lod (oldhen) wrote,
lod
oldhen

Nandigram pt. 1 - or Damn the Bloody CPM

Folks that read this space will know will know my eternal fondness for the VHP fascists (yes, I know what that word implies thank you). But, the current object of ire is state terror from a different party, one that claims to speak from the "left" but in practice has long abandoned any pretensions to communist ideology in favour of the authoritarian neo-liberal model favoured by the Congress - so-called "Communist" Party of India (Marxist). I should say that I write from the perspective of a "person of the left" and pretty much all the linked articles are critiques of the CPM from the left.

The state uses colonial laws to displace peasant farmers from their land which is acquired for Big Business, party cadres fire on and sexually abuse peasants while police stand by.. Yawn, this is such old hat, yet another repressive Indian government that doesn't give a hoot about poor farmers - yet this one is from the party of EMS Namboodripad - a man who stands head shoulders chest above any of our current "leaders". They have fallen to truly craven depths. For all the news and analysis you're ever likely to have the appetite to consume regarding the CPI(M)'s state thuggery and ideological bankruptcy do check out the quite excellent Sanhati. A very good summary of the CPI(M)'s political history in Bengal can be found in this well written article(pdf) by Sumanta Banerjee published in the EPW. To quote:
The rot started with the CPI(M)’s using the administration to spread and consolidate its party base by selectively distributing largesse, and forcibly doling out plots of land to sections of the farmers and peasantry, who ultimately became their apparatchiki and retainers. This privileged segment of the rural population has emerged as a tyrannical force in the West Bengal countryside – bullying the villagers into accepting their party dictates, persecuting those who refuse to toe their line, extorting money in the name of collecting party funds, and assuming the role of the sole arbiter in any village dispute....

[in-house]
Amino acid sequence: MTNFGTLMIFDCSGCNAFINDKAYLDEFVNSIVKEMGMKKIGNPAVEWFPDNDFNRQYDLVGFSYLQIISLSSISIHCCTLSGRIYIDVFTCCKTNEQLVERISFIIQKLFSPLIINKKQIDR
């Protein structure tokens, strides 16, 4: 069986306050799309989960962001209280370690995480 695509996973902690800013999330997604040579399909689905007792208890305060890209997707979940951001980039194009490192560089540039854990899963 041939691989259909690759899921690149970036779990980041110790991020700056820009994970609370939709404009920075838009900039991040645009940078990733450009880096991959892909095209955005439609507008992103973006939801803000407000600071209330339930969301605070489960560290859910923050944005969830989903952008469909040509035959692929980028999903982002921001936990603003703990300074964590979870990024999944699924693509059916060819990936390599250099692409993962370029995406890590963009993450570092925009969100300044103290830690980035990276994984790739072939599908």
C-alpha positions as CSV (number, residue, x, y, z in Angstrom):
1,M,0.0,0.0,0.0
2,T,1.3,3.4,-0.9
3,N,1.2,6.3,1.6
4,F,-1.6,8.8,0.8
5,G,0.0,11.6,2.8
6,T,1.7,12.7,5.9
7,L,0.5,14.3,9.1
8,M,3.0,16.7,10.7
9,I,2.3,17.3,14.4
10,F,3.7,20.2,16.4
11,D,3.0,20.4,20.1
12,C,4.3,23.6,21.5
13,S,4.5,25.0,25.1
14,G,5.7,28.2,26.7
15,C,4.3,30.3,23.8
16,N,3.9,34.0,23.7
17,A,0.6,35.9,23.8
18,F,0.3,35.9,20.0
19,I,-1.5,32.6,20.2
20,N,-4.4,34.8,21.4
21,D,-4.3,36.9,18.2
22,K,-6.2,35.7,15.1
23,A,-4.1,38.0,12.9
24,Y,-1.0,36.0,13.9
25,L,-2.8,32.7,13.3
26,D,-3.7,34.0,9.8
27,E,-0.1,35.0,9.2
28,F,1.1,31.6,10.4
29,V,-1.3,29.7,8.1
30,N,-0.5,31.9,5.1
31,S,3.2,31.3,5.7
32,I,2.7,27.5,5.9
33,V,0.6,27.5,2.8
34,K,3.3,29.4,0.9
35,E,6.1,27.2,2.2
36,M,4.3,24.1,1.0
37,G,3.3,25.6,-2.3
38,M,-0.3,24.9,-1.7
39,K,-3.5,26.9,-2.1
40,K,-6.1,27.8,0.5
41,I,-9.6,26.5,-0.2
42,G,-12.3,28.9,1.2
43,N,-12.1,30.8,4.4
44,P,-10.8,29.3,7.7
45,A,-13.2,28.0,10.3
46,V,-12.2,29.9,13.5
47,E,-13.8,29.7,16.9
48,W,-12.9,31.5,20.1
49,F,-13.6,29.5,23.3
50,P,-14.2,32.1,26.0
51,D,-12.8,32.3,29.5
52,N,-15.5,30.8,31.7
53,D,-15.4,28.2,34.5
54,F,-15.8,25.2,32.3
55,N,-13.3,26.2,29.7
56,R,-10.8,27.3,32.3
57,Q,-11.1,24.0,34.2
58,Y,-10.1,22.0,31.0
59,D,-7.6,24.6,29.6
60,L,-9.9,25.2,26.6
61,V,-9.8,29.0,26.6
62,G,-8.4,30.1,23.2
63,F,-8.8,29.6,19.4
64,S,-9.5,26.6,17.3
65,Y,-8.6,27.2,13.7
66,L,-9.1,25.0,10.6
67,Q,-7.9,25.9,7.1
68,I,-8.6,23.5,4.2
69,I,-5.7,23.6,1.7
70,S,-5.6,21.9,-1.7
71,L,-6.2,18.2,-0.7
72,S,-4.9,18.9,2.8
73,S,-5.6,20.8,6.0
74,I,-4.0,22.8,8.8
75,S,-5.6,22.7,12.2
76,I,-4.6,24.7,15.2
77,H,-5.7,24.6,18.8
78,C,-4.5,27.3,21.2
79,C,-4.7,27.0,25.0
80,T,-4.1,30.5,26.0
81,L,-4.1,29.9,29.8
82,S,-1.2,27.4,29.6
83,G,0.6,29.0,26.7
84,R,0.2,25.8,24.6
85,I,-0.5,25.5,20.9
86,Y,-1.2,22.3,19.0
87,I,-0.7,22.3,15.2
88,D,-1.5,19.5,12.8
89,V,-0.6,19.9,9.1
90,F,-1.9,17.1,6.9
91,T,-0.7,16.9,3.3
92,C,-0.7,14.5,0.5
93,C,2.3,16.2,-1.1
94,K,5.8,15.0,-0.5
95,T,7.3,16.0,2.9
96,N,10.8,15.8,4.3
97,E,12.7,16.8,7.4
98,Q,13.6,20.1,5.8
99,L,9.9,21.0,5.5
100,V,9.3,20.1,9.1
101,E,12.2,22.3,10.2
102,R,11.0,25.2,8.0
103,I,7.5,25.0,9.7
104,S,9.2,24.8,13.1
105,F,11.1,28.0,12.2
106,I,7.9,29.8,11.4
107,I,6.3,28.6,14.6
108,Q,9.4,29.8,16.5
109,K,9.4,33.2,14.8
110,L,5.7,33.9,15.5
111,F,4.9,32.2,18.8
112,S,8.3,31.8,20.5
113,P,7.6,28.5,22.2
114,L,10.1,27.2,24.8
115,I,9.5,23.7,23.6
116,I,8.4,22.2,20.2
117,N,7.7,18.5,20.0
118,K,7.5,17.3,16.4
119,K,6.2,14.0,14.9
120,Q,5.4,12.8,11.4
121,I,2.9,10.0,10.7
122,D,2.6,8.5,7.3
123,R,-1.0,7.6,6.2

And their "achievements" after being in power for 30 years:
At the turn of the 21st century, it was revealed that only15 per cent of the net arable land had been distributed in the state. Even among those who received land, on an average 13 per cent had lost it by 2001, and the number of landless rural households increased from 39.6 per cent in 1987-88 to 49.8 per cent in 2000 (according to the West Bengal government’s first Human Development Report). The Human Development Report of the Planning Commission brought to light far more devastating facts – in rural West Bengal 85 per cent of the population did not have pucca houses; women and children were more underfed and anaemic than in other states; 35.66 per cent of its population still remained below the poverty line – all these figures reducing the state to the 20th position in the list of 32 states and union territories in terms of the human development index.

The government’s tall claim of improving the lot of dalits and tribal people was also punctured soon when the Pratichi Trust, headed by no less a person than Amartya Sen, came out in 2002 with shocking revelations about the discrimination against students of scheduled castes and tribes in the primary schools of the state. As for the other Left proclamation of enhancing the status of the Muslim minority (which constitutes almost a quarter of the population of the state), the Sachar Committee found that its share in state jobs was only 4.2 per cent. We must add to this the dismal record of the government’s failure to prevent closure of factory after factory, leading to unemployment and suicide among industrial workers
. A couple more articles on Nadigram one from Ashok Mitra an old and disillusioned CPM member (well worth the time), and another a citizens report

The people of Bengal deserve better than this craven party, for those of the left this is a challenge we must meet. Sumanta Banerjee's article ends with with this lovely poem by Langston Hughes, that serves as a timely "or else"

What happens to a dream deferred?
Does it dry up
like a raisin in the sun?
Or fetter like a sore -
And then run?
Does it stink like rotten meat?
Or crust and sugar over-
like a syrupy sweet?

Maybe it just sags like a heavy load.

Or does it explode?
Tags: authoritarianism, politics
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